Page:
Election aftermath: What are the next 70 days going to be like?

As we’ve witnessed incredible Black voter turnout this year, this week's 'Dear Culture' podcast point out that we're still in for a 'bumpy road' ahead

As the winds of politics have changed, theGrio‘s political contributors Dr. Christina Greer and Dr. Jason Johnson join the Dear Culture podcast to unpack what the next 70 days, until the presidential inauguration, may look like.

News of Joe Biden’s projected electoral college win last week had people dancing in the streets throughout the nation. The swing states of Pennsylvania and Nevada voted for Biden-Harris and as Georgia becomes a purple state, Stacey Abrams‘ Fair Count initiative deserves major flowers for increasing of voter turnout and efficacy in Black communities. As we’ve witnessed incredible Black history this year, both Dr. Greer and Dr. Johnson point out that we’re still in for a “bumpy road” ahead. It’s got many folks asking, “Dear Culture, what does the next few weeks look like leading to the inauguration?”

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“I feel the next 70 days will be this nation wooving [sic] through that possibility of people having to digest what this is for them,” says Greer.

Greer doesn’t think soon-to-be-former President Donald Trump will attend the inauguration on Jan. 20, 2021 because of “petty labelle and pettywap” behavior. The host says she won’t get rest until “power is transitioned peacefully” both symbolically and actually. The reason Greer and many othera have a pit in their stomach is because nobody knows whether Trump will “go quietly into the night” and extend the olive branch. 

In 2016, when Democrats experienced a loss they weren’t expecting, “they went home, knitted some pink hats and marched in the streets,” notes Greer. In 2020, however, when Republicans aren’t happy with results, “they’re picking up AR-15s” and going to court houses and places where poll counters are, “demanding they be let in, so they can observe or find justice in whatever way they see fit” for themselves.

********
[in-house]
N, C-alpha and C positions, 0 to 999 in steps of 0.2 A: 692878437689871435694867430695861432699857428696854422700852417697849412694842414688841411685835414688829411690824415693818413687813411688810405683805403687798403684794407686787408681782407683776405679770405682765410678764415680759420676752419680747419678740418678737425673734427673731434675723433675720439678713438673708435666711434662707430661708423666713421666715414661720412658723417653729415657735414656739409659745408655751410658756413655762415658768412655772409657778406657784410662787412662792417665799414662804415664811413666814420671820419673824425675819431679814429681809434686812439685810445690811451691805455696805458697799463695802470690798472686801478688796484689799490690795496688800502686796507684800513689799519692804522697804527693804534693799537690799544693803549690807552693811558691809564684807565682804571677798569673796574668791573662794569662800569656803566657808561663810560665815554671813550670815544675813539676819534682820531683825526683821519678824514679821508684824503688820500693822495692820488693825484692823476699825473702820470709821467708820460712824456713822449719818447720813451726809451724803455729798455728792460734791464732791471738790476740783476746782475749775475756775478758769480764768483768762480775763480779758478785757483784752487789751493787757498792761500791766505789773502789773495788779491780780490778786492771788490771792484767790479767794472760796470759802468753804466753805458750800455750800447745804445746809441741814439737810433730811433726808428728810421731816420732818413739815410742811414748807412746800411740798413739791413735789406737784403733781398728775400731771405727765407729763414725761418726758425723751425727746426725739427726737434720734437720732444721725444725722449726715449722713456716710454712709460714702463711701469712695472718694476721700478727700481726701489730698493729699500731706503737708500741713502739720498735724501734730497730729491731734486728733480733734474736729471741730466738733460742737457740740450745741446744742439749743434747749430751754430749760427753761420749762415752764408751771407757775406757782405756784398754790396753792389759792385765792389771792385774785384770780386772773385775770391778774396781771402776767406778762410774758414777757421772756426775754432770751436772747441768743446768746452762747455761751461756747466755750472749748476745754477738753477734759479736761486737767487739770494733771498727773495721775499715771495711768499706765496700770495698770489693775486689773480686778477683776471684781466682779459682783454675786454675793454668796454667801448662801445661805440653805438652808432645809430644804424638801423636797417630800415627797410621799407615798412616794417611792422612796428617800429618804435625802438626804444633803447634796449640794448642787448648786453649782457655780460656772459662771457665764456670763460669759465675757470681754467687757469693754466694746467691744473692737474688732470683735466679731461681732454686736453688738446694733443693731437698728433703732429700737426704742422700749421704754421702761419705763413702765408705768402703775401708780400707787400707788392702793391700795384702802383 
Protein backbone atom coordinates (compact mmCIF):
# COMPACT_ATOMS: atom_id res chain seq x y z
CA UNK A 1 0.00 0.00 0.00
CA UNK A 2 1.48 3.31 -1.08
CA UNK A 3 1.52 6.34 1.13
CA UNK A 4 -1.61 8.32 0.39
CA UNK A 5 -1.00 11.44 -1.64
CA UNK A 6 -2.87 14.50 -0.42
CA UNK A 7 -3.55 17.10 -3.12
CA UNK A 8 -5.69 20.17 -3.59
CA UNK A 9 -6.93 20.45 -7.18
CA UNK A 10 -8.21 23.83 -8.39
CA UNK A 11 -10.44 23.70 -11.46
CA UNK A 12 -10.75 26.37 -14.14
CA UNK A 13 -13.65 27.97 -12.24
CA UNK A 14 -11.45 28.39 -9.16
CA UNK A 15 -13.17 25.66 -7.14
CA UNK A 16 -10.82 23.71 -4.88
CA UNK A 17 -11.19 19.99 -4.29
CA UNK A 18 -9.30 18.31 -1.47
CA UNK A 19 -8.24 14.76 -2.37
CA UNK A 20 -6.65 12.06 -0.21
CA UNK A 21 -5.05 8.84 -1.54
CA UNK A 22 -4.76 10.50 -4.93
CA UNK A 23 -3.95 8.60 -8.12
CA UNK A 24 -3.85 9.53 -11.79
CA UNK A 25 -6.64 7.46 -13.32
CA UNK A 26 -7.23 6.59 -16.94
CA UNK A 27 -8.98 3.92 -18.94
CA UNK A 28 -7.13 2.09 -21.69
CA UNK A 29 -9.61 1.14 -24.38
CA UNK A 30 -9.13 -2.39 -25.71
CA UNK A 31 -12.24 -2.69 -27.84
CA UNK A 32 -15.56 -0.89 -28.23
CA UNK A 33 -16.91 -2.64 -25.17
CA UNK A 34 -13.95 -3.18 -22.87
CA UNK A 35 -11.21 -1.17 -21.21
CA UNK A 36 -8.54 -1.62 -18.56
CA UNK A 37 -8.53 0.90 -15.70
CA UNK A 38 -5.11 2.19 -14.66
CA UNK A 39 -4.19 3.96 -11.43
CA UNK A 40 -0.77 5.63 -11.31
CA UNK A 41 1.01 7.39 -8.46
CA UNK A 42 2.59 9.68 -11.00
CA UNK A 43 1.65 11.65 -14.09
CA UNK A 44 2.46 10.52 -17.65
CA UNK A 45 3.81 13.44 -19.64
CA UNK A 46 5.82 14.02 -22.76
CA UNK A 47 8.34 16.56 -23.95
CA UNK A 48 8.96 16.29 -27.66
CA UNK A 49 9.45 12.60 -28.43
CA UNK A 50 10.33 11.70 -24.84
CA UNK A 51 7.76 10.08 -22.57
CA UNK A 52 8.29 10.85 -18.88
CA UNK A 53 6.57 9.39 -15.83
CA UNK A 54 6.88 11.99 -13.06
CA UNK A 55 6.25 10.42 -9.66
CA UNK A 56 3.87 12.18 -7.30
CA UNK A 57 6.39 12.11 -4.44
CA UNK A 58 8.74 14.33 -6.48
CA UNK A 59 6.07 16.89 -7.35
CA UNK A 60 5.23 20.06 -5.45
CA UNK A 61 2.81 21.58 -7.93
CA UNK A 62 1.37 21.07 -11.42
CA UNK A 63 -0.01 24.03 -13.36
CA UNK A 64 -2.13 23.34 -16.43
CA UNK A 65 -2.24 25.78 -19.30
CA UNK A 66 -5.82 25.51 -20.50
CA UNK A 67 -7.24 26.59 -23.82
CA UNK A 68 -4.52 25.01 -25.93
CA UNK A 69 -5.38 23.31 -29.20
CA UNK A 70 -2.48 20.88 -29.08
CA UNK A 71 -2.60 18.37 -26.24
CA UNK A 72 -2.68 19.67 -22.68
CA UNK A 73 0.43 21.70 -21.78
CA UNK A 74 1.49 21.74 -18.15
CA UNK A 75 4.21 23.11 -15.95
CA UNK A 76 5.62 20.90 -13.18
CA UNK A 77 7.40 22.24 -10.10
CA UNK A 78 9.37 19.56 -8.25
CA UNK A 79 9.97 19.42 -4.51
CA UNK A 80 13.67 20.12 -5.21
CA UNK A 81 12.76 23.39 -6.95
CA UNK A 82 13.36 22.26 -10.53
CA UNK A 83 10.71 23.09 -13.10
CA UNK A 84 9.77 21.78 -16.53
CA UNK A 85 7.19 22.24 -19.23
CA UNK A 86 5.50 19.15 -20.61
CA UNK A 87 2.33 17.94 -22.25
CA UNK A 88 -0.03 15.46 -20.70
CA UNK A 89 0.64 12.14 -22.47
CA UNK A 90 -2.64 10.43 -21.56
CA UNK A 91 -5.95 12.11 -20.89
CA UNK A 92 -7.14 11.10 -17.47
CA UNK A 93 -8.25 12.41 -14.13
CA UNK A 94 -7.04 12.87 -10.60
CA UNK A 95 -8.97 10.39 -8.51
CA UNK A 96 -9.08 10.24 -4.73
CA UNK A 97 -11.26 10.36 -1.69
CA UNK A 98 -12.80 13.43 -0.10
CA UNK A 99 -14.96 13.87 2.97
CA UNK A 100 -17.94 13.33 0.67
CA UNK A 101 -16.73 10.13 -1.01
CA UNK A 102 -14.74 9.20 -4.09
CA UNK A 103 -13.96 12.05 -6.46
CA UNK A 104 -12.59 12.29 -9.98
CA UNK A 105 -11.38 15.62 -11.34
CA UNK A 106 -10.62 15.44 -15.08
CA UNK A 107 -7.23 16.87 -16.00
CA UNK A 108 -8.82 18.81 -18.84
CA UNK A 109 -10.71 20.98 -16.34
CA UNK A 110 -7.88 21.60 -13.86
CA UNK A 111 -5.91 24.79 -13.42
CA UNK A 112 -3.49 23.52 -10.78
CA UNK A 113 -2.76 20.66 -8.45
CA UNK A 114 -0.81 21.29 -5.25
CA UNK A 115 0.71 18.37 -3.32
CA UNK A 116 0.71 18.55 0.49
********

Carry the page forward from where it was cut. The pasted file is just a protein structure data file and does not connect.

The difference in reaction is staggering. Hence why Greer finds the nationwide celebrations to be a tad bit “premature.” She plans on partying when we’re past the finish line on Inauguration Day. 

“As my grandma would always say, ‘there’s a lot of slip between cup and lip,” says New Jersey native Greer.

Democratic presidential candidate former Vice President Joe Biden joined by Democratic vice presidential candidate Sen. Kamala Harris, D-Calif., speaks at the The Queen theater Thursday, Nov. 5, 2020, in Wilmington, Del. (AP Photo/Carolyn Kaster)

Dr. Johnson reminds us and our new political leaders to consider “not alienating people who lost,” but also “not compromising your agenda.”

Read More: Georgia audit to trigger hand recount of presidential vote

Johnson notes that “any policy advancement by Democrats, is perceived as a loss by Republicans” as we’ve seen occur most recently during the Obama era. One would think Biden having “watched Obama would learn the lesson” of zero-sum politics, but the “[Washington] D.C. he grew up in is not the D.C. that exists,” and perhaps he too will have a learning curve to encounter. 

As far as transition of power goes, “it’s nice when the person who teaches the class before you gives you their syllabus,” but Johnson suspects it’s going to be a mess. Whether  t’s “incompetence” or folks simply “haven’t been keeping the files,” the transition of power has plenty of logistical issues ahead for the Biden-Harris camp. From offices and agencies that haven’t had department heads or even confirmations, these next 70 days will be a large review of what the new government in power needs to do next.

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